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Breyer to retire, giving Biden first Supreme Court pick of his presidency

Here's what happens after Justice Stephen G. Breyer retires from the Supreme Court – and how President Biden will pick a successor. (Video: The Washington Post, Photo: Bill O'Leary/The Washington Post)
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Supreme Court Justice Stephen G. Breyer plans to retire at the end of the current term, according to a person familiar with his plans who spoke on the condition of anonymity.

Breyer, 83, is one of three liberal justices — and the oldest justice — on the Supreme Court. He had been under unprecedented pressure to retire, and his departure will give President Biden an opportunity to nominate a replacement to reinforce the court’s liberal minority while Democrats have narrow control of the Senate.

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White House press secretary Jen Psaki said at a news briefing Wednesday that Biden stands by his previously stated commitment to nominate a Black woman to the Supreme Court.

Senate Majority Leader Charles E. Schumer (D-N.Y.) on Wednesday vowed that Biden’s nominee would receive a prompt hearing in the Senate Judiciary Committee and would be “considered and confirmed by the full United States Senate with all deliberate speed.”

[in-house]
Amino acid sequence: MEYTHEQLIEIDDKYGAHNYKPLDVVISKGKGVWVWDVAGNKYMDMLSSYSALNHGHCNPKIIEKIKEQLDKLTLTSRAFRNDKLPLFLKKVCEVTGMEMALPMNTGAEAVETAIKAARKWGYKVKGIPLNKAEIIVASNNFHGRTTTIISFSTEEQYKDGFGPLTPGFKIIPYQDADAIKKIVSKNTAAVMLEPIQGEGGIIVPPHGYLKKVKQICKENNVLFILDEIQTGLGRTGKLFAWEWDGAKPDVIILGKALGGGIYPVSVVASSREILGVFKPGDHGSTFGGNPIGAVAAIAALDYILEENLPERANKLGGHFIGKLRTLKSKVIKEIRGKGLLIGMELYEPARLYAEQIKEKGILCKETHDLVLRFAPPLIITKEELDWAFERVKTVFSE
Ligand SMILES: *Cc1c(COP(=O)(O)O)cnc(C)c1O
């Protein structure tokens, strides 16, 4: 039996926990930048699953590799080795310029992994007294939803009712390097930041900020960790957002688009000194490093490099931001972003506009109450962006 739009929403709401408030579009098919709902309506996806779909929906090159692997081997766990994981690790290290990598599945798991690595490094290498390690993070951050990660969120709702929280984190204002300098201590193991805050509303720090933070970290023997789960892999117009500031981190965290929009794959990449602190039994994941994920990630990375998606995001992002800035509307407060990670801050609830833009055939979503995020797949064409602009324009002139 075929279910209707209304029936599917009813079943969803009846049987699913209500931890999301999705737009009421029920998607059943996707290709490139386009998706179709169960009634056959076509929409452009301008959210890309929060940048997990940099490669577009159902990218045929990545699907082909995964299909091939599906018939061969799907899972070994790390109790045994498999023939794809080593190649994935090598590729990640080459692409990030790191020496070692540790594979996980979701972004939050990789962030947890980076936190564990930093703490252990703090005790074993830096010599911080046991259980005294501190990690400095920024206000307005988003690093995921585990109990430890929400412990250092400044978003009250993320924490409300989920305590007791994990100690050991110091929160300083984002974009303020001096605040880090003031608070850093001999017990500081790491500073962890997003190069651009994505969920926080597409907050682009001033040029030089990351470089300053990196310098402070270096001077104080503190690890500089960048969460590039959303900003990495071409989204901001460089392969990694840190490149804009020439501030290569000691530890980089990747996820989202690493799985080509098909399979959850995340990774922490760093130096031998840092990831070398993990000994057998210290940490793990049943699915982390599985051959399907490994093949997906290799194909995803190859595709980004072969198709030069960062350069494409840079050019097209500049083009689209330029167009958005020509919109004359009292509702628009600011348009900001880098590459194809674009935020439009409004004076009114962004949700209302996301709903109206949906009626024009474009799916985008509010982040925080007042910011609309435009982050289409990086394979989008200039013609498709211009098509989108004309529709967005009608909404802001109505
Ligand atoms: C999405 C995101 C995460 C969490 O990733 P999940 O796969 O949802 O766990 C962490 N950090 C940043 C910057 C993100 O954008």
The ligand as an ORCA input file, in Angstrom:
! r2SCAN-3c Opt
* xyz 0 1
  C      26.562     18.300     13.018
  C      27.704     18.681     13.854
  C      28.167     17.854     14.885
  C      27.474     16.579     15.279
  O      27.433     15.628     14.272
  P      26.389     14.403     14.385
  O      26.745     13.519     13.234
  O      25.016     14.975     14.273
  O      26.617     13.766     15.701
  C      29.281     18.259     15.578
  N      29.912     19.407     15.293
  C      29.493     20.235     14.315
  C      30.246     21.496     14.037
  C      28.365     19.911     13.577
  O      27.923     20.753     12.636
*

Here’s what to know

  • The White House repeatedly kept its distance Wednesday after news broke of Breyer’s retirement. Both Psaki and Biden declined multiple times to give more details about nominating a replacement, saying they would wait for a formal announcement from Breyer.
  • On the campaign trail, Biden pledged to nominate an African American woman to the Supreme Court for the first time if he had the opportunity. There have been two Black men on the court — Thurgood Marshall and Clarence Thomas — and five women, including three current members of the court: Sonia Sotomayor, Elena Kagan and Amy Coney Barrett.
  • The two women most often mentioned as possibilities for Biden are California Supreme Court Justice Leondra Kruger and Judge Ketanji Brown Jackson, a former Breyer Supreme Court clerk who in June was confirmed to join the U.S. Court of Appeals for the D.C. Circuit.